Why Do Women STILL Enjoy Being Door Mats? in This Provocative Cri De Coeur, One Writer Asks Why - despite Being Better Educated, More Affluent and More Successful in Their Careers Than Ever - So Many Modern Women Still Want to Play the Mindless, Subservient Little Woman Role in Their Relationships

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Byline: CAROL SARLER

WONDERFUL creatures, we women. Selfless, thoughtful, kind and always prepared to put a consideration of others' feelings before our own - or so says a survey by the Priory Group out earlier this year which shows that most British women feel a need to please other people more strongly than a need to please themselves.

We are, the research continues, self-critical, prepared to accept that the fault in a dispute is always, but always, ours; deeply concerned by what others feel about us, lest we rock the boat; reluctant to express our own views, just in case someone else might disagree - and more than willing to go along with our partners' wishes, rather than our own, if we think it will keep them happy.

Or, to put it another way, here in the bright, modern, get-ahead 21st century, women are nothing more than a bunch of wussy doormats.

Further, and most depressing of all, the evidence suggests not that we are beaten into submission so that we behave that way, but that it is an actively chosen pattern of behaviour: there is some latent belief, held by altogether too many of our sex, that to be attractive we need to be 'feminine', to be feminine means to be accommodating - and should we ever, heaven forfend, act assertively we become unlovable.

I know precisely the kind of woman the survey means. Perhaps the most irritating woman I ever met - for many reasons, but for this above all - was one who introduced herself on every occasion, be it a visit or a phone call, with: 'Hello-o-o? It's only me.' Yes: cute, self-deprecating, little 'only'.

If you offered her tea or coffee, she would refuse to choose for fear of - well, what? Offending? 'Oh, I really don't mind. I'll have whatever you're having.' If she could not select a drink, obviously she could not bring herself to an involvement in larger choices.

Her husband might even have liked to know what she thought or preferred, but everything from the children's schools to the next car or the summer holiday was left to him to decide. She would have, again, whatever he was having.

If she had been forced to make a choice - if, say, she had been out to buy a dress - she could never take a compliment on it. 'This? Oooh, it was just something in the sale at Topshop; it was only 10 quid.' You see? She couldn't possibly have splashed out on a bit of a treat. Because she's not worth it.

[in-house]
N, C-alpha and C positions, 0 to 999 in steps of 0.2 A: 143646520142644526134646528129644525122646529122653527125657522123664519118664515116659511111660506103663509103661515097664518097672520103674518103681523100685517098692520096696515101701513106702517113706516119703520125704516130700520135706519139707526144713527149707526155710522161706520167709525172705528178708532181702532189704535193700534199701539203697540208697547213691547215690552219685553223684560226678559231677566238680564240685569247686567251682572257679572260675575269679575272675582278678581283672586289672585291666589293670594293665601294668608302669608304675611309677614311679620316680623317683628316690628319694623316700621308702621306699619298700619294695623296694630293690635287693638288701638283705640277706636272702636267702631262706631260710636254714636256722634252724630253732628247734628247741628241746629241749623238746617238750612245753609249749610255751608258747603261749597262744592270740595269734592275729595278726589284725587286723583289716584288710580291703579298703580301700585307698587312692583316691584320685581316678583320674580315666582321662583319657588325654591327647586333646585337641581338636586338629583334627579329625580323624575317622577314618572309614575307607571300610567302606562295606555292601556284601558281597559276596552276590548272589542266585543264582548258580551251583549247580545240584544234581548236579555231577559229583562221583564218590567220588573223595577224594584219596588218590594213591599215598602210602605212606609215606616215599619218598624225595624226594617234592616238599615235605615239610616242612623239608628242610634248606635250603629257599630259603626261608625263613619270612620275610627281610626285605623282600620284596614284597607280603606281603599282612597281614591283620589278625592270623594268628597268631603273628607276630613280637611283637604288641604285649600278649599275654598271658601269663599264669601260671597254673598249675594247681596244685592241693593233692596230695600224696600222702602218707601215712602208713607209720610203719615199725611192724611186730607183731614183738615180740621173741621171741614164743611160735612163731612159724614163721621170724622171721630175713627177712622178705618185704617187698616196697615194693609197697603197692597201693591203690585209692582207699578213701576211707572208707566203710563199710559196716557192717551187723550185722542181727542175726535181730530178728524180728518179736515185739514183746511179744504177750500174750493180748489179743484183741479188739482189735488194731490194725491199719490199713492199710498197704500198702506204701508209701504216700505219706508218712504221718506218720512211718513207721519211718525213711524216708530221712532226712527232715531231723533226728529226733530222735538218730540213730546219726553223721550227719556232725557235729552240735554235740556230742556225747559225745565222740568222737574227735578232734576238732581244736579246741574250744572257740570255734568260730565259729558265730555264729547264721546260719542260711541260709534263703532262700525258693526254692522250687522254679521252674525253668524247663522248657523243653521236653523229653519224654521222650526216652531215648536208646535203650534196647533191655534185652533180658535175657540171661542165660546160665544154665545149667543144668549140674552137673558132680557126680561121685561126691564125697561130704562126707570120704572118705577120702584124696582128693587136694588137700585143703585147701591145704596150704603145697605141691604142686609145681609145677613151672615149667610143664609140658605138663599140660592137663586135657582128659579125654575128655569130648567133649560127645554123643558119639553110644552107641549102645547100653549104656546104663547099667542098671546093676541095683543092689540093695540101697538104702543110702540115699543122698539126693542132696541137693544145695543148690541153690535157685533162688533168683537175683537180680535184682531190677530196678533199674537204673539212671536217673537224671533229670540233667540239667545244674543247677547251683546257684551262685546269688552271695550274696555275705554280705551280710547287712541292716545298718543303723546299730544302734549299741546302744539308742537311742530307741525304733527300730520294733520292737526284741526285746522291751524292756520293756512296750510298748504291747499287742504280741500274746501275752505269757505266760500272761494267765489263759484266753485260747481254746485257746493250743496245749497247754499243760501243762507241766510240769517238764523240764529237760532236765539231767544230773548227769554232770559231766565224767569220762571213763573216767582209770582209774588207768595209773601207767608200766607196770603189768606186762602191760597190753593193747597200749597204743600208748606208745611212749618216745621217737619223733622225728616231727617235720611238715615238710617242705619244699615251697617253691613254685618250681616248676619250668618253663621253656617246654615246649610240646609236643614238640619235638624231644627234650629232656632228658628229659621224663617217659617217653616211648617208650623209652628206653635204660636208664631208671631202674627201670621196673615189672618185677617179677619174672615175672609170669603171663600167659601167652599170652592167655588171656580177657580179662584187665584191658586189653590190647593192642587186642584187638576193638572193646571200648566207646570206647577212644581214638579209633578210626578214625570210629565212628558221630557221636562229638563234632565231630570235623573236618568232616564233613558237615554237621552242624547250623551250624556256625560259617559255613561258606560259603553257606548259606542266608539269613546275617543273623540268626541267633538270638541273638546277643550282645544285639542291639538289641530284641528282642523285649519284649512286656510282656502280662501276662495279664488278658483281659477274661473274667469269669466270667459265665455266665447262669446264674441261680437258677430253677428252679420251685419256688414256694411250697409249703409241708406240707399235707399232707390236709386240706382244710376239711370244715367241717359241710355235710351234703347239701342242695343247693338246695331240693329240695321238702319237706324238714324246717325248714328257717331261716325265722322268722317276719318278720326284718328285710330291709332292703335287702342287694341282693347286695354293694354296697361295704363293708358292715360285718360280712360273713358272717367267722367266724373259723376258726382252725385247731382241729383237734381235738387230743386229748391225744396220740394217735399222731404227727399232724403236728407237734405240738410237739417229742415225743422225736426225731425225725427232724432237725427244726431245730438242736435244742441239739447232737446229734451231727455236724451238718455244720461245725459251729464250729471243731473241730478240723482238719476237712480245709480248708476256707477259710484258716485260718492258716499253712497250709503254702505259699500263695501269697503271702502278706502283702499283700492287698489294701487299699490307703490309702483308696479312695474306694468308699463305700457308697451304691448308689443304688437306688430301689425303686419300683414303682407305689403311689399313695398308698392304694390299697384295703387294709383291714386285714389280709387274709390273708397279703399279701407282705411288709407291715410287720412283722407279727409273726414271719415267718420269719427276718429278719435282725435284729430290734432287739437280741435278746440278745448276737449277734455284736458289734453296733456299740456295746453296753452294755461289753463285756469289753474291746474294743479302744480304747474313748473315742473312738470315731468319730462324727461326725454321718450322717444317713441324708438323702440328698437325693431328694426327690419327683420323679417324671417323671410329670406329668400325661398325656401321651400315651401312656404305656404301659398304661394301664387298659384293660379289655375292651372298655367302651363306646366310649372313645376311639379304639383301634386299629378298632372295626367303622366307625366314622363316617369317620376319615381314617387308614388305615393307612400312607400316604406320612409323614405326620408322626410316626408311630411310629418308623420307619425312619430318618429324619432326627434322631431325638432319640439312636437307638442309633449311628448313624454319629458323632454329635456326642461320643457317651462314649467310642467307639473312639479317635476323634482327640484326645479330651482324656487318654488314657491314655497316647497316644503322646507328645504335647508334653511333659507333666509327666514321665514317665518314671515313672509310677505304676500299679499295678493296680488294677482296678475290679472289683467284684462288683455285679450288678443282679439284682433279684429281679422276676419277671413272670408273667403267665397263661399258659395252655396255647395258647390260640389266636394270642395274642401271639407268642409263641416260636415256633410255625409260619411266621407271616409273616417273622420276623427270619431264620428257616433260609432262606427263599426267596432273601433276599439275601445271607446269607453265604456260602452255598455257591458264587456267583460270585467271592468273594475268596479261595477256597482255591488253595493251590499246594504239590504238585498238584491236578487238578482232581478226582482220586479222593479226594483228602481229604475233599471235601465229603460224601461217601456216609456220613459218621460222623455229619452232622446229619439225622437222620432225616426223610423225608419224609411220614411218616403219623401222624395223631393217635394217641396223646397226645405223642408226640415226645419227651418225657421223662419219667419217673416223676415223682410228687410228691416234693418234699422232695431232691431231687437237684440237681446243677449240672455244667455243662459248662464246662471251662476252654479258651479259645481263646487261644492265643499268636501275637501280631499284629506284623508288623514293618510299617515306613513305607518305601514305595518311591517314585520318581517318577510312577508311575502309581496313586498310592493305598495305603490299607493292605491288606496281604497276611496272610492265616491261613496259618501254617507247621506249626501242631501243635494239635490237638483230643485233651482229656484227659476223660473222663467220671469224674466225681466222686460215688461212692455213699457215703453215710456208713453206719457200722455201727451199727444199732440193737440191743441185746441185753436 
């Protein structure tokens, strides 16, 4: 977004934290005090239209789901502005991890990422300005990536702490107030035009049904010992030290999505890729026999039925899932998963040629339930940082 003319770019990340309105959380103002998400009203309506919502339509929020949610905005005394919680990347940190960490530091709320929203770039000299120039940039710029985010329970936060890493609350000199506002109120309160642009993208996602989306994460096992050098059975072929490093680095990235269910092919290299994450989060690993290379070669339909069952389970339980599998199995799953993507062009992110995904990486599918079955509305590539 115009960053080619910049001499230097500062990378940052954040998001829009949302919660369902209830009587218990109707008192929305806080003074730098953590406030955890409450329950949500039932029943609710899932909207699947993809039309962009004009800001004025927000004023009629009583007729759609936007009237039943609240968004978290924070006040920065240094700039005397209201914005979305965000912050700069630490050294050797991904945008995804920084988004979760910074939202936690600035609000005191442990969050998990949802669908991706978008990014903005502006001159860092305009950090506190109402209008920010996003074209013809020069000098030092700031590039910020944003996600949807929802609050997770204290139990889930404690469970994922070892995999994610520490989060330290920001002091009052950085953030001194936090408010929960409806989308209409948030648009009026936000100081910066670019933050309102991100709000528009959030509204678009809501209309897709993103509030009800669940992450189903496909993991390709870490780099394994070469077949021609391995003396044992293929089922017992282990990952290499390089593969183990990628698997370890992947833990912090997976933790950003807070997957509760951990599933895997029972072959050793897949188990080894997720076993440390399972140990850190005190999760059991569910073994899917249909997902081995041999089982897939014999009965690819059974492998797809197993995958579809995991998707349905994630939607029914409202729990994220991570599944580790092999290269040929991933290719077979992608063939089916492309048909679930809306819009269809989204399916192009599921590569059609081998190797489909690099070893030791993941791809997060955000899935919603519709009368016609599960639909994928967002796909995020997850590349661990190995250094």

(Has she never seen a L'Oreal ad?) If you are inclined at this point to feel rather sorry for her and her pitifully low self-esteem, please don't. She had not taken hard knocks to her confidence from parents or husband; she was, instead, a mistress of the art of what psychologists call passive-aggression.

She had her world running as she liked it: all the hard work of responsibility abdicated and meanwhile - it helped that she was exceptionally tiny - she could look adoringly upwards at her world-weary husband, still his little baby doll. The trouble is, that wasn't his fantasy of her; it was hers.

THERE is nothing new about women infantilising themselves, even into middle age and beyond. Anthropologists offer explanations that are no doubt scientifically plausible.

To wear lots of eye makeup, for instance, is to create an illusion of the eyes being larger in proportion to the rest of the face, thus more like a child's, thus closer to the health and fertility of youth that will attract a man with a mind to the propagation of the species. And so forth.

But just because that might be the excuse provided by nature is not an excuse to perpetuate it. Good grief, if we stuck in the grooves of the natural world, we'd still have Neanderthal Man carrying us off over his shoulder and there would never have been the evolution of civilisation.

Still, even if our baby doll is a throwback, she is not alone. There has been no shortage of women over the years who believe that only if he wears the trousers does she earn the right to wear the skirt - and, in doing so, to become a 'real woman' (the adored, dote-upon, baby- doll wife). …